Her recently released fourth album, Red, had opening sales of 1.21 million – the highest recorded in a decade, and Taylor Swift has had two million-plus opening weeks.
In a taping in front of a college audience for the tv show “VH1 Storytellers” (scheduled to air Nov. 11), she responded to a question from a college student: “I doubt myself 400,000 times per 10-minute interval. I have a terrifying long list of fears. Literally everything — diseases, spiders… and people getting tired of me.” [Hollywood Reporter 10/17/2012]
[Photo from post: Taylor Swift: precocious talent, homeschooling, gutsy self-determination.]
Will Smith admits, “I still doubt myself every single day. What people believe is my self-confidence is actually my reaction to fear.”
Here are a few excerpts from my book on these topics of doubt and confidence. [Photos not in book.]
[See the Front page for reviews and more info on the book.]
Talented and insecure – gifted adults, self esteem and self doubt
Over the years of reading biographies and interviews with many highly talented and creative people, it has often struck me how many of them talk about being self-critical and having poor self-esteem.
For example, writer Larry Kane commented about his bio on the musician, “People would be surprised at how insecure John Lennon was, and his lack of self esteem. Throughout his life, even during the height of Beatle mania, he had poor self esteem, even though he exuded confidence.”
Lennon reportedly said about his conflicted feelings:
“I’m not going to change the way I look or the way I feel to conform to anything. I’ve always been a freak…all my life and I have to live with that, you know…Part of me suspects that I’m a loser, and the other part of me thinks I’m God Almighty.”
Self esteem is basically positive self-regard, a realistic acknowledgment of our talents and value as a person. It is not the absurd and trivializing efforts over recent years to make all children in school feel they are “special” and have high [often meaning bloated] self-esteem, as in: “We don’t want anyone to feel left out, so everyone wins a spelling bee award” or “The valedictorian will be chosen by lottery.”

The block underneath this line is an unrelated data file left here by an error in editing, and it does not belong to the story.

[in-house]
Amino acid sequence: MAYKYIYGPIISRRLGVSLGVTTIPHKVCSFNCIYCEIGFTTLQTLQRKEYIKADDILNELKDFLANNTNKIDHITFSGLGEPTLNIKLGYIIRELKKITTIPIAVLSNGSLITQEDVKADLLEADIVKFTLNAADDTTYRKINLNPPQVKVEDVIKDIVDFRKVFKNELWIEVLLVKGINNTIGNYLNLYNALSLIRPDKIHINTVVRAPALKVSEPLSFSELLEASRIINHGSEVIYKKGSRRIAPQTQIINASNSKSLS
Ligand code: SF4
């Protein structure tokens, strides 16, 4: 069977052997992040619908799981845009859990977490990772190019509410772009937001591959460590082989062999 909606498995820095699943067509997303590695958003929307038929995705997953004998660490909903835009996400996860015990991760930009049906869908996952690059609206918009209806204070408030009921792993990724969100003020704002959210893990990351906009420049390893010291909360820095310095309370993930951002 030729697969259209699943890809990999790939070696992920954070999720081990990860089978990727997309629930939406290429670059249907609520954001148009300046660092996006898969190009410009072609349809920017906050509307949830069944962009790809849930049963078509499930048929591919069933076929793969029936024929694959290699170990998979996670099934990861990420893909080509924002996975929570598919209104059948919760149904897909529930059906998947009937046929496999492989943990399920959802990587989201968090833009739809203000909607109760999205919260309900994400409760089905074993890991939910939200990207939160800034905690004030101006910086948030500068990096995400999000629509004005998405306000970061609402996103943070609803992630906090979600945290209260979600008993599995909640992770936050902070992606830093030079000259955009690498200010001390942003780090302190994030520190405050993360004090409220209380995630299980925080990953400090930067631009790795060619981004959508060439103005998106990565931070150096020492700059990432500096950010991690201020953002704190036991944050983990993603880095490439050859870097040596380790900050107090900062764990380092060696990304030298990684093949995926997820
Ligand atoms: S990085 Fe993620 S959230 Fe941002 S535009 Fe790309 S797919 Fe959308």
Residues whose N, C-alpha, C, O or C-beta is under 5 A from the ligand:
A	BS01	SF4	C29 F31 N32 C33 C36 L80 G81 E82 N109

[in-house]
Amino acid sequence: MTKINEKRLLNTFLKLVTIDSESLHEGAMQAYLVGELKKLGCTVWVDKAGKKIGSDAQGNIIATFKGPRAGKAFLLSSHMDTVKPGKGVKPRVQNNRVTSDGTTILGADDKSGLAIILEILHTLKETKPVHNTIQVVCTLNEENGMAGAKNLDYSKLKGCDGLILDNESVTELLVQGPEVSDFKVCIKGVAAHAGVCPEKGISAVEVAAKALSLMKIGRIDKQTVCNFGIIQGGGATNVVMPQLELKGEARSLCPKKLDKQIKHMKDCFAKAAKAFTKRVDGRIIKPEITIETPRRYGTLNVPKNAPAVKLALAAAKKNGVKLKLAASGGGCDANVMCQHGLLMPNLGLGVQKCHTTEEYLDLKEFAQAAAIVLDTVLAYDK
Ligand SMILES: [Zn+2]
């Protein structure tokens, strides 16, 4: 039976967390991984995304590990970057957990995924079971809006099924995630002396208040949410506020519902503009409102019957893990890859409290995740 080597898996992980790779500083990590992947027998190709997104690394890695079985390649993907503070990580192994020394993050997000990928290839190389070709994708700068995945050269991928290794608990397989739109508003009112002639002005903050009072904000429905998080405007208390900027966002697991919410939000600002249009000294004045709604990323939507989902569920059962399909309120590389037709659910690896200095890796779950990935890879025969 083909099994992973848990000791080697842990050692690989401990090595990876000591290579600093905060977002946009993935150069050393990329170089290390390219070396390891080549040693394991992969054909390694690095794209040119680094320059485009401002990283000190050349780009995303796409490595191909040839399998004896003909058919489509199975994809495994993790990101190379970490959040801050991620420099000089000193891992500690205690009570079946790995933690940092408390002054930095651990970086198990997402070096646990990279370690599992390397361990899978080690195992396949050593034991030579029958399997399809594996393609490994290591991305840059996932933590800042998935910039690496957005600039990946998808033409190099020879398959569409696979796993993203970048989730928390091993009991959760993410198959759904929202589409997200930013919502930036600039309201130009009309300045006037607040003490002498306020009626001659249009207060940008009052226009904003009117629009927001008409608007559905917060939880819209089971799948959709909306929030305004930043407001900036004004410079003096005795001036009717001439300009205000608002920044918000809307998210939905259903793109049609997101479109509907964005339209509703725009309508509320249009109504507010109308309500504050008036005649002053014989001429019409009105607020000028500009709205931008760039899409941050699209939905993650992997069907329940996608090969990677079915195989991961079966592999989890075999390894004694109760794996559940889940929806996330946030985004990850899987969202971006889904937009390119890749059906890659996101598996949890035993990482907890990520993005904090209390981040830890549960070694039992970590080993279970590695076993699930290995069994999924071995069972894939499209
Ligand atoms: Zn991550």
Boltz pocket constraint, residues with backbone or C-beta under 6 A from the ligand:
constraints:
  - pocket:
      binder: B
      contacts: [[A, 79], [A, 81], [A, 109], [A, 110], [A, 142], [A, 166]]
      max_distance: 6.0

Continued in my Creative Mind post Creative But Insecure.
Is there a need for relationships to be creative?
Psychologist Anne Paris, PhD explains in her article A New Approach to Igniting and Sustaining Creativity, “Contrary to how we’ve been taught to value independence and autonomy, this new scientific evidence is showing that we are at our best when we are connected with others.”
She details some of the potential reasons that may work for people: “When we are feeling frightened or are lacking self-confidence and vitality, we need to look at the state of our relationships, rather than to blame ourselves for being weak and inadequate, or to think that we must somehow find strength and courage from deep within ourselves. We cannot create in a vacuum of isolation: we are helped along in the creative process by certain kinds of emotional support from others that help us to be at our best and to realize our full potentials.”
In her article The Need for Others, Dr. Paris quotes Loren Long, an accomplished artist who has illustrated many books, including “Mr. Peabody’s Apples by Madonna,” “I Dream of Trains” by Angela Johnson and others.
“My wife is not an artist, but she has great taste,” Long said. “I run everything by her, sometimes daily as I’m working on a project. She is my first level of screening. If she likes it, then I feel the confidence to proceed.
“My publishers’ opinions are also very important to me. Not just because they determine if my work is adequate. I admire and respect them a lot. I want them to like what I’ve done.
“I guess that, in general, I always need someone to like my work. If they don’t, my self-doubts come to the surface. You know, like I’m not living up to the grand fantasies I have about myself or about what my work should look like.”
Patterns of thinking and behavior that hold us back